FRIDAY, JANUARY 21
■ Jupiter still shines brightly in the southwest at dusk, though lower each week. It makes a perfectly nice, if second-place, "Evening Star" now that Venus has departed.
Fomalhaut still twinkles 20° (about two fists at arm's length) to Jupiter's lower left. The farther south you are, the less low you'll have to look to catch Fomalhaut in late twilight.
■ The early-evening sky is dark now until the waning Moon rises about 9 p.m. Is your sky dark enough for you to see the winter Milky Way? After dinnertime it runs vertically from Canis Major low in the southeast, up between Orion and Gemini, through Auriga and Perseus overhead, and down through Cassiopeia, Cepheus, and Cygnus to the northwest horizon.
■ Iris in Gemini. The asteroid 7 Iris, magnitude 7.8. is just a week past opposition and nicely placed high in the east by 7 or 8 p.m. It's in Gemini under the Pollux stick-figure twin, and above Procyon. Bring your telescope or large binoculars and the finder chart in the January Sky & Telescope, page 49.
Note: The date ticks on that chart, like on all of S&T's asteroid and comet charts, mark 0:00 Universal Time for the dates indicated. In North America this moment falls in the early evening of the previous date.
Unsure how to relate what you see on the chart to what you see (or don't) in your finderscope or eyepiece? The essential tricks you need await you in How to Use a Star Chart with a Telescope. They apply just as much to a chart onscreen as to a chart on paper.
SATURDAY, JANUARY 22
■ Zero-magnitude Capella high overhead, and equally bright Rigel in Orion's foot, have almost the same right ascension. This means they cross your sky’s meridian at almost exactly the same time: around 9 p.m. now, depending on how far east or west you live in your time zone. So whenever Capella passes its very highest, Rigel always marks true south over your landscape, and vice versa.
Capella goes exactly through your zenith if you're at latitude 46° north: Portland, Oregon; Montreal; central France.
■ High overhead, the prototype eclipsing binary star Algol should be at its minimum brightness, magnitude 3.4 instead of its usual 2.1, for a couple hours centered on 8:46 p.m. EST. Algol takes several additional hours to fade and to rebrighten. You can always compare it at a glance to nearby Gamma Andromedae (Andromeda's bright foot), magnitude 2.1.
SUNDAY, JANUARY 23
■ Orion is now high in the southeast right after dark, and he stands highest due south around 9 p.m. Orion is the brightest and showiest of the 88 constellations — and that often distracts from the fact that his main pattern is surprisingly small compared to some of his dimmer neighbors. The biggest of these is Eridanus the River to his west, enormous but hard to trace. Dimmer Fornax the Furnace, to Eridanus's lower right, is almost as big as Orion! Even the main pattern of Lepus, the Hare cowering under Orion's feet, isn't much smaller than he is. Compared to Orion, the rabbit is the size of a Saint Bernard.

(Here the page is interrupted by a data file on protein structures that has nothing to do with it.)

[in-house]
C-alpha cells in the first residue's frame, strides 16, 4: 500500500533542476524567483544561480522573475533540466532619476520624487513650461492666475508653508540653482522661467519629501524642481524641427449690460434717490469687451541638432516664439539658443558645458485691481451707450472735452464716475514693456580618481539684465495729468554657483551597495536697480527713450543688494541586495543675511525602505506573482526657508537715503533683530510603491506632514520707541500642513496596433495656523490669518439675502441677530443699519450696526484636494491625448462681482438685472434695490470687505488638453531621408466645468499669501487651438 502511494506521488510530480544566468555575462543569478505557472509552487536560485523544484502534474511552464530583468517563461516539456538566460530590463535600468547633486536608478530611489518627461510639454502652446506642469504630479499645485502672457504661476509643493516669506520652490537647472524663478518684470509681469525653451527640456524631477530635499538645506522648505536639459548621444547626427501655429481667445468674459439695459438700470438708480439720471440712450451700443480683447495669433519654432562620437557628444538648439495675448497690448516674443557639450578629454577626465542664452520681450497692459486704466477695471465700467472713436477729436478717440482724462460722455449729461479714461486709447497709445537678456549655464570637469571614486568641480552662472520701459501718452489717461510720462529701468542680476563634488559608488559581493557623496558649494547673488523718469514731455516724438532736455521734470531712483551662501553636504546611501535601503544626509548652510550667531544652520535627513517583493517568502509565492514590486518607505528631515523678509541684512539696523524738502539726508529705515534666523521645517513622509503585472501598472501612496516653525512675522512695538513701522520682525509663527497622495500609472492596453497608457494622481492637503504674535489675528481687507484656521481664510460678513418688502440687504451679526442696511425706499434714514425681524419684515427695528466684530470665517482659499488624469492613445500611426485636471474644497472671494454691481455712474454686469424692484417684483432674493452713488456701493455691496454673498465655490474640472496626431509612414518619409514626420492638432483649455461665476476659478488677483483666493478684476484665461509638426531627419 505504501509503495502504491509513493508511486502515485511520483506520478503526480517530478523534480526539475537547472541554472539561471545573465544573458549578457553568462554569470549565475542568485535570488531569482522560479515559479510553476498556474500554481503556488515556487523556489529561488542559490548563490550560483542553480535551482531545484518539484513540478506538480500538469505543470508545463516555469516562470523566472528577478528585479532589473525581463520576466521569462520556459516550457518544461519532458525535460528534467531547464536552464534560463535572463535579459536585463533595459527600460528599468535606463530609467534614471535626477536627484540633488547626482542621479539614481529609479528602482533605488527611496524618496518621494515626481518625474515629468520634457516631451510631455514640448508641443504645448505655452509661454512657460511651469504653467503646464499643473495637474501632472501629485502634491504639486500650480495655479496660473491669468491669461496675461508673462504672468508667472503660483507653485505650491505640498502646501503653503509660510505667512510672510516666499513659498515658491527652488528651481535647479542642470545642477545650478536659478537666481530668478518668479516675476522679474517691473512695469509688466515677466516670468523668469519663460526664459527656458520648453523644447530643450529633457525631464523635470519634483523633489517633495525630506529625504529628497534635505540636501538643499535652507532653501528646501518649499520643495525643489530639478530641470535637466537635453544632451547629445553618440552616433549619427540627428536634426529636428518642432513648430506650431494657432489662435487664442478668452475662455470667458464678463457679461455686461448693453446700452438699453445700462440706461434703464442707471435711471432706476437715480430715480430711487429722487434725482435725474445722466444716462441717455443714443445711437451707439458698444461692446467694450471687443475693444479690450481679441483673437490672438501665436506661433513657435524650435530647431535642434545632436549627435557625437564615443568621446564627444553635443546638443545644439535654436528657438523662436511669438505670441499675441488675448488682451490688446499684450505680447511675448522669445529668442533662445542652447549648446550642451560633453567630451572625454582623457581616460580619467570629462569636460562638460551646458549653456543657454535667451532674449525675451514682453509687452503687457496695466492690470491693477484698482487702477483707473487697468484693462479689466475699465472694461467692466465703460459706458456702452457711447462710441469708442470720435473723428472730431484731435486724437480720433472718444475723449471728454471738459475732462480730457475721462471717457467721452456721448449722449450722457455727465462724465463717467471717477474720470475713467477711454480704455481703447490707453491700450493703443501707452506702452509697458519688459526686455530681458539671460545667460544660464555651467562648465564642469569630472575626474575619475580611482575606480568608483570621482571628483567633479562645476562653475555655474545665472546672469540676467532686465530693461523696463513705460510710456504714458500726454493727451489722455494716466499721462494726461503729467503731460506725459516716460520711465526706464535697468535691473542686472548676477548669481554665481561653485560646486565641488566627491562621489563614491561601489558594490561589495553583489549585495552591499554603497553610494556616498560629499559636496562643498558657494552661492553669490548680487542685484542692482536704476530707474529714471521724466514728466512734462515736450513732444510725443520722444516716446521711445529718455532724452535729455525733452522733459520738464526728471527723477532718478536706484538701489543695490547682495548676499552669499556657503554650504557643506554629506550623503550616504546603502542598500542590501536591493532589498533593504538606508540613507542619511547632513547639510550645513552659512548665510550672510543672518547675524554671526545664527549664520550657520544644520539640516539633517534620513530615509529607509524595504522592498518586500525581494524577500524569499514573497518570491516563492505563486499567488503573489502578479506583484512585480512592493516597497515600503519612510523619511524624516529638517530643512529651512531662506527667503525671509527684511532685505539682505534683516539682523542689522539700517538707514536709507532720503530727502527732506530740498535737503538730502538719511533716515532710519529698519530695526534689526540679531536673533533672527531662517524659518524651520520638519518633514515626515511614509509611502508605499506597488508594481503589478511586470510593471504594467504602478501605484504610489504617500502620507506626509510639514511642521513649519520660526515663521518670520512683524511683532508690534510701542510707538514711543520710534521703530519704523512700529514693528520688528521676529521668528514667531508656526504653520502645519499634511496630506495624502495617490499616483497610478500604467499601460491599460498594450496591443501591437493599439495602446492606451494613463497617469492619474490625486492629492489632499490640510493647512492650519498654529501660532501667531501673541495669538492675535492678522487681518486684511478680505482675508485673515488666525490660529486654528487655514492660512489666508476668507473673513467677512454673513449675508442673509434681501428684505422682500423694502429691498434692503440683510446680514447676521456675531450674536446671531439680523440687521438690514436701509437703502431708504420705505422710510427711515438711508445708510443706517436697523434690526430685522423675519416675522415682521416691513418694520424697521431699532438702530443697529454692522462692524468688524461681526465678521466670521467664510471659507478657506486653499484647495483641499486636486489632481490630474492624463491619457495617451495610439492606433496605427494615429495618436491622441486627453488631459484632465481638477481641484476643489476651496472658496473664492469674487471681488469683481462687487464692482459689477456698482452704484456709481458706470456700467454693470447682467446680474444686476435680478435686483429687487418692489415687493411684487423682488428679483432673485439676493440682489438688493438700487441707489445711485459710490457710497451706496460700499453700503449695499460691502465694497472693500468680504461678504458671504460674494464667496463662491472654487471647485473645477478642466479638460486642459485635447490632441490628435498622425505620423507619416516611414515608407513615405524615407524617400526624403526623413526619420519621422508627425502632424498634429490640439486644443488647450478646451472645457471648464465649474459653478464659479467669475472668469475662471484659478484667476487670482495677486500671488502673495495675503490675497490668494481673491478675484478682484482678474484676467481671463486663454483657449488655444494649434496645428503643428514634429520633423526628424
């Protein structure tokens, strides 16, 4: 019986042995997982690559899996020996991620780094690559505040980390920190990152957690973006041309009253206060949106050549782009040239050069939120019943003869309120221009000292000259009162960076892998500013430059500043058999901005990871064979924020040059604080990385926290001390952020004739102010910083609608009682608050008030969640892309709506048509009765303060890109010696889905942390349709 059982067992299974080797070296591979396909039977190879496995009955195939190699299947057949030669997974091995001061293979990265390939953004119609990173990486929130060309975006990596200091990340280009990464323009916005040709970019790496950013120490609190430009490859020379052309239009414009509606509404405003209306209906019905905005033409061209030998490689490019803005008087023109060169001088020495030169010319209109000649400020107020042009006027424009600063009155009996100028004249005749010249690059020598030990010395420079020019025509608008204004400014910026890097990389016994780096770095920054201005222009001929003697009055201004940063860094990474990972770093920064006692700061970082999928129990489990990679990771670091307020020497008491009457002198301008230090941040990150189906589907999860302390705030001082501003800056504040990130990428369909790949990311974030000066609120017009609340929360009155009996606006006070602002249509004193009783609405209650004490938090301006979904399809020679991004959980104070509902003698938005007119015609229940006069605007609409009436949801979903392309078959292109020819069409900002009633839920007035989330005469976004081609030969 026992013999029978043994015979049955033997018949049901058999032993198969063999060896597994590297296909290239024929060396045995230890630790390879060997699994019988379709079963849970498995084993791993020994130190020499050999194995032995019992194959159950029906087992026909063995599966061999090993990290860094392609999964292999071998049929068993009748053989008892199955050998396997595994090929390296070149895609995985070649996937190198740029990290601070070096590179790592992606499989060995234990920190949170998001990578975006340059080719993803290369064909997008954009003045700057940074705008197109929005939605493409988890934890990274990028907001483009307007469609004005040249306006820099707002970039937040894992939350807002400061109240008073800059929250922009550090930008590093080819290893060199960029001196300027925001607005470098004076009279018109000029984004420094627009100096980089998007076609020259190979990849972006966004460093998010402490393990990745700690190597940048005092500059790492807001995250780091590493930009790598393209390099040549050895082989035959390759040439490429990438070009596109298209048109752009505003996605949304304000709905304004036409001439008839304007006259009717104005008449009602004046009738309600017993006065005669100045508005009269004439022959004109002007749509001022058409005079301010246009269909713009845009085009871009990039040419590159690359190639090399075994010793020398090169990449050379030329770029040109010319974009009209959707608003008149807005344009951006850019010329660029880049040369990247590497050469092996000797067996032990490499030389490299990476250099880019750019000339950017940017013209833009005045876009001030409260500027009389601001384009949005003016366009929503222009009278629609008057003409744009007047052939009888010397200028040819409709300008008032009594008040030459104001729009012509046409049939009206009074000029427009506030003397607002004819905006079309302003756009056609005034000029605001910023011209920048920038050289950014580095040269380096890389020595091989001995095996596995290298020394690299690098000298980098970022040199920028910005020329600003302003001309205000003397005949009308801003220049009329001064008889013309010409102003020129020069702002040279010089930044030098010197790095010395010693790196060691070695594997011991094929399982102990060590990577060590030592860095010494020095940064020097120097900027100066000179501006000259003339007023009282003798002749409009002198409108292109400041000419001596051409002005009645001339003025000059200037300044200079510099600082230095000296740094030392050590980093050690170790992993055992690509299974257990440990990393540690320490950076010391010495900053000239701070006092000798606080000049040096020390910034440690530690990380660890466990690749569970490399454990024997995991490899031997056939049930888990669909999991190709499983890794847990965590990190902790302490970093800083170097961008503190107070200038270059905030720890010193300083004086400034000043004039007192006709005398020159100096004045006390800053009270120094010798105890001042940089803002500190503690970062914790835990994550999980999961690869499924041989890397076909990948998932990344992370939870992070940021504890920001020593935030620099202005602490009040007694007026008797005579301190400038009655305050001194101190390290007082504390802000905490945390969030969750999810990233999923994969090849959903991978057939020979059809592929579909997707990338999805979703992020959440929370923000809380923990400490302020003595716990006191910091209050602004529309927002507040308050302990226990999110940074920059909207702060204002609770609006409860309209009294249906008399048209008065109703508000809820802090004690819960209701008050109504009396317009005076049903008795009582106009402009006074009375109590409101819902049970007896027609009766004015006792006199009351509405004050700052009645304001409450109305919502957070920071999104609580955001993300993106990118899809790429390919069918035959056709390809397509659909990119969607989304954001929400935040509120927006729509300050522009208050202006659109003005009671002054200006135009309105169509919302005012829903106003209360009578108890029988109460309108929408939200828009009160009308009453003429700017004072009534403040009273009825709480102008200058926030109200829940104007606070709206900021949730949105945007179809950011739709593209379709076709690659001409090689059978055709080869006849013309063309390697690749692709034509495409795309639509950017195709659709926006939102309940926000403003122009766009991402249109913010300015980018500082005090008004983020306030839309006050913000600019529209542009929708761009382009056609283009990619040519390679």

MONDAY, JANUARY 24
■ The last-quarter Moon rises around midnight tonight. Once it's up, look for Spica roughly a fist to its upper right, and brighter Arcturus three fists to their upper left.
By early dawn Tuesday morning the Moon is high in the south, now with Spica to its right and Arcturus above it. The Moon is exactly last-quarter at 8:41 a.m. Tuesday morning EST (5:51 a.m. Pacific). At that time it's in view throughout North America, whether in darkness or daylight.
TUESDAY, JANUARY 25
■ Sirius twinkles brightly after dinnertime below Orion in the southeast. Around 8 p.m., depending on your location, Sirius shines precisely below fiery Betelgeuse in Orion's shoulder. How accurately can you time this event for your location, perhaps judging against the vertical edge of a building? Earlier in the evening, Sirius leads. Later in the evening, Betelgeuse leads.
WEDNESDAY, JANUARY 26
■ After dark, face east and look very high. The bright star there is Capella, the Goat Star. To the right of it, by a couple of finger-widths at arm's length, is a small, narrow triangle of 3rd and 4th magnitude stars known as "the Kids." Though they're not exactly eye-grabbing, they form a never-forgotten asterism with Capella.
THURSDAY, JANUARY 27
■ The big Northern Cross in Cygnus, topped by Deneb, stands nearly upright over the northwest horizon after dark. As evening grows late it sinks to the horizon and on down into it, like a sword plunging into the ground.
FRIDAY, JANUARY 28
■ Right after dark, face east and look very high, almost straight up. The bright star there is Capella, the Goat Star. To the right of it, by a couple of finger-widths at arm's length, is a small, narrow triangle of 3rd- and 4th-magnitude stars known as "The Kids." Though they're not exactly eye-grabbing, they form a never-forgotten asterism with Capella.